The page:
I just finished watching the movie Everest, based on the true story of one of the expeditions in 1996, and it has me thinking about the quest of so many of the climbers. Unfortunately, some highly experienced climbers were lost on that expedition due to weather and other unforeseen circumstances. This makes me question whether things that are absolutely possible are absolutely safe.
The internet allows us the opportunity to watch so many videos posted by canine fitness enthusiasts, owners, and others on exercises they are performing with their dogs. There are no disclaimers on any of these videos indicating the average person should not try them with the average dog. Not surprisingly, there are many disclaimers on things people do that may seem a bit outrageous. ‘Do not try this at home’, and ‘This should not be attempted alone’, etc. are commonly heard and read with many activities in the human world, but not in the canine world. Many people are very eager to do whatever they can to help their dog, and in turn their dogs will do as much as they can to please their owner. Unfortunately, this may often be to the dog’s detriment. Just because a dog CAN do something and it is POSSIBLE to train them to do it, does not mean it is APPROPRIATE and SAFE for them to do. Many children would love to jump off the top of the playground set onto the sand or practice pitching baseballs for hours on end, However, while they may not all become injured, the probability is high that many of them will.
We have all most likely learned from our mistakes in the past and realize we should not do one thing or another. I am sure many of us have over worked our dog, or done something we should not have done with them and regretted it. I remember walking my Dalmatian for way too long when he was a puppy and letting him jump off things that were too high. I have no doubt I contributed to his osteoarthritis. I completely regret it, but learned from my mistakes with him. It is up to us, our dog’s biggest advocate, to choose the safest and smartest way to do things with them.
Having worked with many wonderful owners and trainers, what I see is that those who have the dog’s best interest at heart are the ones who know when to stop – they realize that their dog’s health and safety is more important than one performance, an award or a title. I have more respect for a dog owner/handler that prevents their dog from doing something they think is harmful than one who pushes the dog beyond its limits.
Canine fitness is becoming a competitive sport – and it is odd because I do not know who made it that way or any reason for competing in the first place. Is a dog bored with an exercise, or is it really the owner that is bored with the need to move slowly and repeat the same thing in order to safely build muscle? I would be willing to bet the dog would be pretty happy doing the same ‘boring’ activity for a treat or your praise while building a foundation for more ‘exciting’ things. We have moved into a world of flash, immediate gratification and constant stimulation. Slowly but surely, we are discovering this is not beneficial on so many levels.
I spent my first four years of human Physical Therapy practice with professional dancers, the New York City ballet, the San Diego Chargers, and other professional athletes. One of the things that will always stick in my mind is that at no point in the athletes’ training, conditioning or rehabbing was movement compromised. Their strength and foundation was the basis for everything they did, the basics that kept them sound and helped prevent injury. If they could not accomplish the basics, they did not progress physically or within the sport. Building on a stable foundation was always the key.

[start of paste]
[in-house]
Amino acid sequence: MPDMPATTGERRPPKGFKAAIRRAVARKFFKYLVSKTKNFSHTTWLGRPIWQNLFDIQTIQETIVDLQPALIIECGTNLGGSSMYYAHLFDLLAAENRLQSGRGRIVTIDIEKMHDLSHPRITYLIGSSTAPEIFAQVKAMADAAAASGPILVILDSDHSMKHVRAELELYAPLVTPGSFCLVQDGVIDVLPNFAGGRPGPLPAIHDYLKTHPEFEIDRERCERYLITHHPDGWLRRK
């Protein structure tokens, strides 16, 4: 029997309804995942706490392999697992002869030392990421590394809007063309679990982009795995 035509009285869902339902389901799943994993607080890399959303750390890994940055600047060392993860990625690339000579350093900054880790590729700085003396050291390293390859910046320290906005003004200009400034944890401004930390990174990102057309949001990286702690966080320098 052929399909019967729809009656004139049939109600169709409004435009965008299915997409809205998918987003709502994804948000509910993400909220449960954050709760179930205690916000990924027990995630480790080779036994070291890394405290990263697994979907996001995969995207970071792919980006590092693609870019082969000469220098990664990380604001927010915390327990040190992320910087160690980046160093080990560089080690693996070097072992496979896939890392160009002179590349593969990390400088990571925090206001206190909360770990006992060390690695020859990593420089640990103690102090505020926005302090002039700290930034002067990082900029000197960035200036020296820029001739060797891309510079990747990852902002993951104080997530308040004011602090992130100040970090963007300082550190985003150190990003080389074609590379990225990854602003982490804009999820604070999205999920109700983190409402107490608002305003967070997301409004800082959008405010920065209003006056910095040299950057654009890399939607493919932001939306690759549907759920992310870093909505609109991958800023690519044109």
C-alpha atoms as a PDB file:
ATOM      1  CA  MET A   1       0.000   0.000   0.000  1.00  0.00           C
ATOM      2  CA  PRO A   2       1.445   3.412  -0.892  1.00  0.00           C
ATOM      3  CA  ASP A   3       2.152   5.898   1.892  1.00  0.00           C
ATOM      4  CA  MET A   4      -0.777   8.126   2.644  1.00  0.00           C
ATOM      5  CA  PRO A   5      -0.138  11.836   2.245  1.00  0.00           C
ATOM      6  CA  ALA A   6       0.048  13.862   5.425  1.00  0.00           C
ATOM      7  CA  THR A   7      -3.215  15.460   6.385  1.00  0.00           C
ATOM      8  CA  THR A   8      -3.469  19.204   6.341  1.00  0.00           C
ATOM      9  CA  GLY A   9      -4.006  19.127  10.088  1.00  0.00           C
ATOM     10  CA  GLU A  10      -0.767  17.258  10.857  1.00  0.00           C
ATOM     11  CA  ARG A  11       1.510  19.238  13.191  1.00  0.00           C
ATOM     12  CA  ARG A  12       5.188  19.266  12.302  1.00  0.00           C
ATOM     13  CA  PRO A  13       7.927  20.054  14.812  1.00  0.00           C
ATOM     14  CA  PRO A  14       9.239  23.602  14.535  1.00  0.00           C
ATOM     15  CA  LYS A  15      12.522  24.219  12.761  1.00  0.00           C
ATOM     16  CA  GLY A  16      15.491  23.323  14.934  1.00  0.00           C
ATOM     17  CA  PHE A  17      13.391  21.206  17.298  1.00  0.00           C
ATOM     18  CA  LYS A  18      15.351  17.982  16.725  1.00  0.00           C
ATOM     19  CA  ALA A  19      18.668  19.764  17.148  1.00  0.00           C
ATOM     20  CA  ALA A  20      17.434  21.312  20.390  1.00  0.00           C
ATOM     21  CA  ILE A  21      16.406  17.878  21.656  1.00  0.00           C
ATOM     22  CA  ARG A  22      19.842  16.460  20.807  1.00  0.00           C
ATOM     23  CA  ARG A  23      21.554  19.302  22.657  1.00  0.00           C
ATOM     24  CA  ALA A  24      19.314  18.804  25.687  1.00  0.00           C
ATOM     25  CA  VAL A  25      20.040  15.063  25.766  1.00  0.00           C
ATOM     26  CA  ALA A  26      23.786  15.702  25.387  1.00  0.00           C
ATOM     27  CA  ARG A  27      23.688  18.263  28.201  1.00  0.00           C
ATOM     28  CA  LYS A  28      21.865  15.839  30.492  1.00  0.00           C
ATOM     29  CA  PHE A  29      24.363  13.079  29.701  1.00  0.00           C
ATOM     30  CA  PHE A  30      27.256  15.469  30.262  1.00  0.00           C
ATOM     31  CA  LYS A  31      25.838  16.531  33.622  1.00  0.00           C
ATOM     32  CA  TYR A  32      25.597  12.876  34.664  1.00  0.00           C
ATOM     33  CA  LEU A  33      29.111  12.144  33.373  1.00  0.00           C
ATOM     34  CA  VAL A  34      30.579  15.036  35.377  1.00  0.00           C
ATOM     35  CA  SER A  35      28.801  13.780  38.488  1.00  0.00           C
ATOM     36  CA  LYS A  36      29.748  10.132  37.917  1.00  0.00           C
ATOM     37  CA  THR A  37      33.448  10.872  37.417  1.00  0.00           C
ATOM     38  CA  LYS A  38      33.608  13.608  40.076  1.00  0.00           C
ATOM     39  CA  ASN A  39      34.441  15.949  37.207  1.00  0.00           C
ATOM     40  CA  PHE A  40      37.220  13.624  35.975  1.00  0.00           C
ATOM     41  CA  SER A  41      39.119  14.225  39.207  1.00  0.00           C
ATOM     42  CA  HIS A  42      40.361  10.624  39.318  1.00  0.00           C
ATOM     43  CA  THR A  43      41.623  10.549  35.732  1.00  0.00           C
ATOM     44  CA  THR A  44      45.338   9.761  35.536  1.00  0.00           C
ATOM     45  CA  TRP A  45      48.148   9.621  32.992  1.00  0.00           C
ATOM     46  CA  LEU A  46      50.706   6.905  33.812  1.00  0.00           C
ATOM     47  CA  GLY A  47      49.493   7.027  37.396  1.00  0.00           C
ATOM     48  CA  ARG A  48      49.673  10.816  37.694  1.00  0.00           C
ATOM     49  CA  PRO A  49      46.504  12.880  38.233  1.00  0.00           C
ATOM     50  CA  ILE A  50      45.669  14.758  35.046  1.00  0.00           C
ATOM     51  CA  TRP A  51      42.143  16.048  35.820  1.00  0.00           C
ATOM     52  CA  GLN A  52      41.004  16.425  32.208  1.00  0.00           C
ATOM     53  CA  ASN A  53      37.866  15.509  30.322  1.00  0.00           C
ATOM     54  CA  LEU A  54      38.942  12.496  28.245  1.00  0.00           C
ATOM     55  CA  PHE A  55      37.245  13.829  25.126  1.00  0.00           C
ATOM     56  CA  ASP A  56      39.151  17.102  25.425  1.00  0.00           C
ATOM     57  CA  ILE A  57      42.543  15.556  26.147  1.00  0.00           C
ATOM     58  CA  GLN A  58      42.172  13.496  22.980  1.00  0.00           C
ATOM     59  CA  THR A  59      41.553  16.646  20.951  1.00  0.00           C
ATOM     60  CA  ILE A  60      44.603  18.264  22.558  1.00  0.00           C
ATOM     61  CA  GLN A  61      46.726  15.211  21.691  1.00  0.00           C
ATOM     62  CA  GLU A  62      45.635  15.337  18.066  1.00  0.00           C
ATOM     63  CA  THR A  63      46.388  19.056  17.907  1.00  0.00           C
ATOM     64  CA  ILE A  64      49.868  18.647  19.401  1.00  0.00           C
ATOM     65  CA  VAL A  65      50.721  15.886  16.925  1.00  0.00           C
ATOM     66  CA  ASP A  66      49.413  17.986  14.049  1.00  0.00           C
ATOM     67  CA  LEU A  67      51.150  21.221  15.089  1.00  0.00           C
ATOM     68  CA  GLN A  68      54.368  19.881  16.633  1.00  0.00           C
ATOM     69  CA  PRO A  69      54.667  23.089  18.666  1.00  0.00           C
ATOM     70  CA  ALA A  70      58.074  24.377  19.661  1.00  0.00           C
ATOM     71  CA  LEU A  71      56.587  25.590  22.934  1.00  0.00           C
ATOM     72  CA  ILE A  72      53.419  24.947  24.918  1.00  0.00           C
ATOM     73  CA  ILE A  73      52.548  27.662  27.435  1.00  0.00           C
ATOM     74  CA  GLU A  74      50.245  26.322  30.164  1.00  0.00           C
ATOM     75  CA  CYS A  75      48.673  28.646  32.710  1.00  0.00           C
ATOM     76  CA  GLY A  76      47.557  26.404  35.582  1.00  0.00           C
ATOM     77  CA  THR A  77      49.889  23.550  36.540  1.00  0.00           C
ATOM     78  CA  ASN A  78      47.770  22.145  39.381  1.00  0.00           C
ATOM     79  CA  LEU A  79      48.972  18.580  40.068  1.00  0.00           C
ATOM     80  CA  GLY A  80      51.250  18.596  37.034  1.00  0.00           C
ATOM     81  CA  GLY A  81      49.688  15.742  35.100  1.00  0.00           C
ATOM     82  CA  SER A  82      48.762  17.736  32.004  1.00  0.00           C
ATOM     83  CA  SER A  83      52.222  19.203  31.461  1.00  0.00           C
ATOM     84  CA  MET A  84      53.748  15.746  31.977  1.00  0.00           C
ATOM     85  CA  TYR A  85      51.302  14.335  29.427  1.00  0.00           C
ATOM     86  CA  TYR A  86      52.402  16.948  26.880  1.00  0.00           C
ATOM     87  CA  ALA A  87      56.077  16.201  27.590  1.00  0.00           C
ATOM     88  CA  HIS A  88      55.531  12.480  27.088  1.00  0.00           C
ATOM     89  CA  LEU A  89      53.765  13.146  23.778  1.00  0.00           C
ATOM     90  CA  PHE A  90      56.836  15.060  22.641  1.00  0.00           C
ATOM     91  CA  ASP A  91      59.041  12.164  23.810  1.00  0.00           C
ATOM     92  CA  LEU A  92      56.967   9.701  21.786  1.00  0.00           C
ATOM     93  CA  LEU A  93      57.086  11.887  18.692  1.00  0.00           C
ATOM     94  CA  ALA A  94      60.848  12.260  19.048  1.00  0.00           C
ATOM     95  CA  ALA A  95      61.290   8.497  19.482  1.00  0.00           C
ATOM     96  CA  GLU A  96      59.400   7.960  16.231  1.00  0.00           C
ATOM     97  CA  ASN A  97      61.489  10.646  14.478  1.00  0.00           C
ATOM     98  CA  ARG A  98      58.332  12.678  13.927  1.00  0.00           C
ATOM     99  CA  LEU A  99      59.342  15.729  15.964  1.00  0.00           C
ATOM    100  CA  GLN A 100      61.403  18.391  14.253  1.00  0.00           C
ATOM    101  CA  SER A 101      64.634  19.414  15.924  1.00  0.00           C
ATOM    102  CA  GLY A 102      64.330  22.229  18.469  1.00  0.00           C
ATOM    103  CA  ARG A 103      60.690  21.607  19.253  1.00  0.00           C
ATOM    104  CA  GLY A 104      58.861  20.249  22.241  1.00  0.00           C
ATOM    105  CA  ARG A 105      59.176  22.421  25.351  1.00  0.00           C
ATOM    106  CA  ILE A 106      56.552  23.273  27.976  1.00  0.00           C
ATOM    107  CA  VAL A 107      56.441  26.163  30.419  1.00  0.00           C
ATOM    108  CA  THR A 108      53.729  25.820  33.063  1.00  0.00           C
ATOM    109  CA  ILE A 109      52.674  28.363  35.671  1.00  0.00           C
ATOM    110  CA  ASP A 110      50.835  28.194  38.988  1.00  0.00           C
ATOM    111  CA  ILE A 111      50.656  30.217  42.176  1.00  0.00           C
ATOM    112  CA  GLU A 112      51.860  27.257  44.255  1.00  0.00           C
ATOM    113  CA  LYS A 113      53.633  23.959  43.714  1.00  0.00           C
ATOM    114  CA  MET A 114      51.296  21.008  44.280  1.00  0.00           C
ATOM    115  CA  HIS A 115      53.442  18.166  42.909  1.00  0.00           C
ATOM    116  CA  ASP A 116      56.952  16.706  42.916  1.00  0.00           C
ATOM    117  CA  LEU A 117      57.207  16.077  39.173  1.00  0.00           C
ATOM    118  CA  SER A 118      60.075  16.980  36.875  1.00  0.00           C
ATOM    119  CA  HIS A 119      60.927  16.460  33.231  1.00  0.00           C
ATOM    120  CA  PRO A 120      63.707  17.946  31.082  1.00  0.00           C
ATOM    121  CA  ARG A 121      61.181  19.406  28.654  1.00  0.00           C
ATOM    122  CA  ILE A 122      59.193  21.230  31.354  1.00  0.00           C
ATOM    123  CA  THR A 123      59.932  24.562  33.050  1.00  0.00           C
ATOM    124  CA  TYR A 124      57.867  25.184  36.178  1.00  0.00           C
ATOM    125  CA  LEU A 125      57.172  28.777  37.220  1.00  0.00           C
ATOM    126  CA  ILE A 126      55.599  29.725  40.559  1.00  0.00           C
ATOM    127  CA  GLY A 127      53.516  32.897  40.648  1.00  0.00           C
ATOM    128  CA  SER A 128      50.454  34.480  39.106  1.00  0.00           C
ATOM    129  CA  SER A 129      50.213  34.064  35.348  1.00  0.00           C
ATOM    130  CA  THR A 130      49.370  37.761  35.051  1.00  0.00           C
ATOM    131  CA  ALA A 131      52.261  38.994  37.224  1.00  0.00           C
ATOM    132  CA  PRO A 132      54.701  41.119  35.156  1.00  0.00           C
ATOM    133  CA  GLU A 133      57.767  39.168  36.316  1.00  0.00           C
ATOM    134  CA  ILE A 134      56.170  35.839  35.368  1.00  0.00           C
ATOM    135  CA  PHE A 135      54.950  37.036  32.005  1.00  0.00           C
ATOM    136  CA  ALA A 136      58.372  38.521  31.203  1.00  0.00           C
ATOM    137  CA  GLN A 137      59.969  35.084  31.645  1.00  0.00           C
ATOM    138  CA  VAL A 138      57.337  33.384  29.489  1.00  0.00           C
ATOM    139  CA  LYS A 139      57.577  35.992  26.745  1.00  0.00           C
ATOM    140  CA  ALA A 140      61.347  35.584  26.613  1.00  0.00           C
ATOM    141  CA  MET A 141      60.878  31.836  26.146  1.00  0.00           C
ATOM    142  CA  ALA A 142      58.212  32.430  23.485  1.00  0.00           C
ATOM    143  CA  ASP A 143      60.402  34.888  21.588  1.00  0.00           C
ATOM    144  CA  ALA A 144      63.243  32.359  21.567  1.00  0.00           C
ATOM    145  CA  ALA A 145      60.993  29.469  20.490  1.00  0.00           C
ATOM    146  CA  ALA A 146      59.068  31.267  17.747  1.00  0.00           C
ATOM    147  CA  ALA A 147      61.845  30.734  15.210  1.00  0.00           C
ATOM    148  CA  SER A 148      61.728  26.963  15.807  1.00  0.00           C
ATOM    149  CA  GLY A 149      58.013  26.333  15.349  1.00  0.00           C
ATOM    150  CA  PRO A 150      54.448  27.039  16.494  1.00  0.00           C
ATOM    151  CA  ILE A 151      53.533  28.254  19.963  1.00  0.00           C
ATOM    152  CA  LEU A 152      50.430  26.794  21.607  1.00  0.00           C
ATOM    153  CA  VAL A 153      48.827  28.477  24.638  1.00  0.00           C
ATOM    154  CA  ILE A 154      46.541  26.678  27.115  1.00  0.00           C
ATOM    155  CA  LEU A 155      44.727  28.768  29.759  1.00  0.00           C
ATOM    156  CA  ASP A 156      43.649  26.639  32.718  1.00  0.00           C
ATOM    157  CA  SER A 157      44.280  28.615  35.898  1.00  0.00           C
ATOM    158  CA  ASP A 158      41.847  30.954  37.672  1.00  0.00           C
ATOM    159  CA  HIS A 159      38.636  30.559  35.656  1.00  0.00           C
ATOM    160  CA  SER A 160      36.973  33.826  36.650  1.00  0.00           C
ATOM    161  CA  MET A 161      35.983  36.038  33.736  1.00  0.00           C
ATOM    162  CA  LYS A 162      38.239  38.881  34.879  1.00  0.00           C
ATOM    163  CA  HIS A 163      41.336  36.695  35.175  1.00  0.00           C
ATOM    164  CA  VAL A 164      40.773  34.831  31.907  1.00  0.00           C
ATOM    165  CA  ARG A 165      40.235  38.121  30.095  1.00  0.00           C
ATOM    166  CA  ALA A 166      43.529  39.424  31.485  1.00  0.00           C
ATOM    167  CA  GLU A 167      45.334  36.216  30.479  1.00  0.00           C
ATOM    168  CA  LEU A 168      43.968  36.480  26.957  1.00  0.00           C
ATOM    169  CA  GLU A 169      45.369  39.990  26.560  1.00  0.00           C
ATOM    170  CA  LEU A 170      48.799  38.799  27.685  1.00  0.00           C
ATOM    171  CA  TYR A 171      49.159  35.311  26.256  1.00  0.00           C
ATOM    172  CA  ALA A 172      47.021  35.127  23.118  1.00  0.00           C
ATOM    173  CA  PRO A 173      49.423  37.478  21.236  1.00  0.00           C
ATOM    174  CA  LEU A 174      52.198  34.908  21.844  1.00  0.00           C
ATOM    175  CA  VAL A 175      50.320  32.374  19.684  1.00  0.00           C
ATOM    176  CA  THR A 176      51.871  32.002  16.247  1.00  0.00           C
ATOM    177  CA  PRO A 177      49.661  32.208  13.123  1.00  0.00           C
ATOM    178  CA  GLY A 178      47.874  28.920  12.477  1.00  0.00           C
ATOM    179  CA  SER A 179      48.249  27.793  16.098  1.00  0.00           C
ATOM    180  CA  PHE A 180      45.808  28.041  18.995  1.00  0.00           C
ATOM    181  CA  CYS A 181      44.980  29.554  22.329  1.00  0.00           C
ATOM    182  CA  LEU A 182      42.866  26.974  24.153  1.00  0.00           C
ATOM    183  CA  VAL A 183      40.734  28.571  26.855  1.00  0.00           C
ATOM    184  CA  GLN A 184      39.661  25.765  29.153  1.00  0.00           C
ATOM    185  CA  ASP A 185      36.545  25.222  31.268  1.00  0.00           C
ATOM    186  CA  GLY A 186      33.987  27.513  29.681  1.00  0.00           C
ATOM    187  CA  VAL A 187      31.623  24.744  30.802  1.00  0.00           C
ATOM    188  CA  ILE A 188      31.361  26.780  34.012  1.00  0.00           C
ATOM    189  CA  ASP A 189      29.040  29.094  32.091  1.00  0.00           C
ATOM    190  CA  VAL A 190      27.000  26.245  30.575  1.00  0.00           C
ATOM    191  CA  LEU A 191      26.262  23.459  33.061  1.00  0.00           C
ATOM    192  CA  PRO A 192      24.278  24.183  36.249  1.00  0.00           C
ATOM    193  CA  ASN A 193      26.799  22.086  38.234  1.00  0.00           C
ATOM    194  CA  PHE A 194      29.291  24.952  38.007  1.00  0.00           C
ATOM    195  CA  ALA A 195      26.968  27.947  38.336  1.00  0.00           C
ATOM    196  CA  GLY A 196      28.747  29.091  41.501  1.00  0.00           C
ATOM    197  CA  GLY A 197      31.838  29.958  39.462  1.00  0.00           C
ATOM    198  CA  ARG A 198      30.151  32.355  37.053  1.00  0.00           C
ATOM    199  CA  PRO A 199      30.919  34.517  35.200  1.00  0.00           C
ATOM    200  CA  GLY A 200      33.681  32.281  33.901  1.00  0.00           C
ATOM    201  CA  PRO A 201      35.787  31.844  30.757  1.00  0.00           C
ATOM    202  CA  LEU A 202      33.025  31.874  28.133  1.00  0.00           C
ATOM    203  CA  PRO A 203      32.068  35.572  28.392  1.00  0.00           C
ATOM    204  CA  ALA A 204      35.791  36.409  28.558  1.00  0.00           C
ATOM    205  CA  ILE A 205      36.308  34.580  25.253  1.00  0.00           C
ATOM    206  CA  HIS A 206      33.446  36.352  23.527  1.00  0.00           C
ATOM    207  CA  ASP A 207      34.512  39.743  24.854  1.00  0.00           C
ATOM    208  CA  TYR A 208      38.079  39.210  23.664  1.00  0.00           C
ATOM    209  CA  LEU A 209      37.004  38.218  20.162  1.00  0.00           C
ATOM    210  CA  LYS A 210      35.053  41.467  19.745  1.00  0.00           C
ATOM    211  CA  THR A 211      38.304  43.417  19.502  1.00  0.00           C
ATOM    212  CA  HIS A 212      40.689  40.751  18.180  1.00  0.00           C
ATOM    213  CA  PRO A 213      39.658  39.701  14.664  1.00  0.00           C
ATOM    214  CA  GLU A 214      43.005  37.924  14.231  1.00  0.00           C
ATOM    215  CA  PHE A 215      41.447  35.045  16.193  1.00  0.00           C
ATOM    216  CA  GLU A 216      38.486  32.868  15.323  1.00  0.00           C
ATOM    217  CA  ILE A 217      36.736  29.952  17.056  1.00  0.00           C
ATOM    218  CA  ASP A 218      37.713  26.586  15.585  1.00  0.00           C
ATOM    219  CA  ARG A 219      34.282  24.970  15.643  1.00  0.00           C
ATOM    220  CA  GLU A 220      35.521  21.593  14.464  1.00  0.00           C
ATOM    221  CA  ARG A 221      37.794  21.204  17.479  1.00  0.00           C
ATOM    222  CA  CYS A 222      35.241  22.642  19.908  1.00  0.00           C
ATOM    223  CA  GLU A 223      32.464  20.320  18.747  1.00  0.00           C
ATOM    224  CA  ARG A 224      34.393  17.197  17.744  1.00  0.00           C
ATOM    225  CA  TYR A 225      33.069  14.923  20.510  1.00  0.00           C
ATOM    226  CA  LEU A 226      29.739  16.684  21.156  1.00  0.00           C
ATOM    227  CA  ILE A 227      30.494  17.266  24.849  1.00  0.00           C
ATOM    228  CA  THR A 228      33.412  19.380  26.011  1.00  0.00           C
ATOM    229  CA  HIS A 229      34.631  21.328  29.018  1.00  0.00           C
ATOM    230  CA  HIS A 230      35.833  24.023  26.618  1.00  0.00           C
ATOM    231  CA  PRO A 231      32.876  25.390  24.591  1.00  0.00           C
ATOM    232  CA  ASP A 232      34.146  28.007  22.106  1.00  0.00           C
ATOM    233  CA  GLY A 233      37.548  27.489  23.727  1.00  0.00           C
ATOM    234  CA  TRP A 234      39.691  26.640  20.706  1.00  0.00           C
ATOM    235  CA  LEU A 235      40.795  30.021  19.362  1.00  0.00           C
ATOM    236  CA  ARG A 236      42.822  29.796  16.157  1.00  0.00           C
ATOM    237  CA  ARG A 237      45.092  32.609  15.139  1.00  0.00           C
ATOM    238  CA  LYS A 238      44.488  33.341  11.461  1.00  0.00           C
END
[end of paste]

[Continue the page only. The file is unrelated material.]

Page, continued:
In my opinion, ninety percent of the conditioning dogs I work with on a regular basis are not initially ready to move onto dynamic activities – but instead need to work on their basics first. “D” cannot be completed without first successfully performing “A, B and C.” Anyone that has ever tried to assemble something and skipped steps, knows the end result of their building project: at some point, the build will fail. My concern is that a canine asked to try something that their body is not physically prepared for will fail sooner rather than later…
Keeping it in the Best Interest of the Dog,
** You should always consult with a veterinarian before starting any exercise program with your dog.
I’m growing more concerned about dog weight pulling. It seems to be a growing trend and when questioned… the people who put theirs dogs into this sport appear to read from an auto que. They all have the same response as each other. The common ones being… it’s the best way to bond… the dog is mentally stimulated because it’s taught recall.. the dog wants to pull 100 pound weights… it’s the dogs choice… it’s healthy and won’t cause long term problems…. and so on. I’m sure it’s not all that bad but I’m not sure it’s good. Just wondered how you feel and is there any research on the effects on the dogs physical being. I come from a human sport background and have know many human weight lifters with many long lasting detrimental problems due to not working the body correctly… pushing too hard too fast… blood pressure becoming so night they pass out and suffer hurts veins/arteries etc. Spending too much time on a bicep for instance and forgetting triceps and wondering why their arms become constantly bent. It worries me that dogs joints and muscle will become put of line let alone other problems. Would just like to see some propper facts from both sides… at least people could make an informed decision then before turning their dogs into heavy weight pullers.
Thanks for your comment, Lisa — we think this requires more than an answer that may not be seen by enough people. So we’ve got it on our list to Blog about. Stay tuned.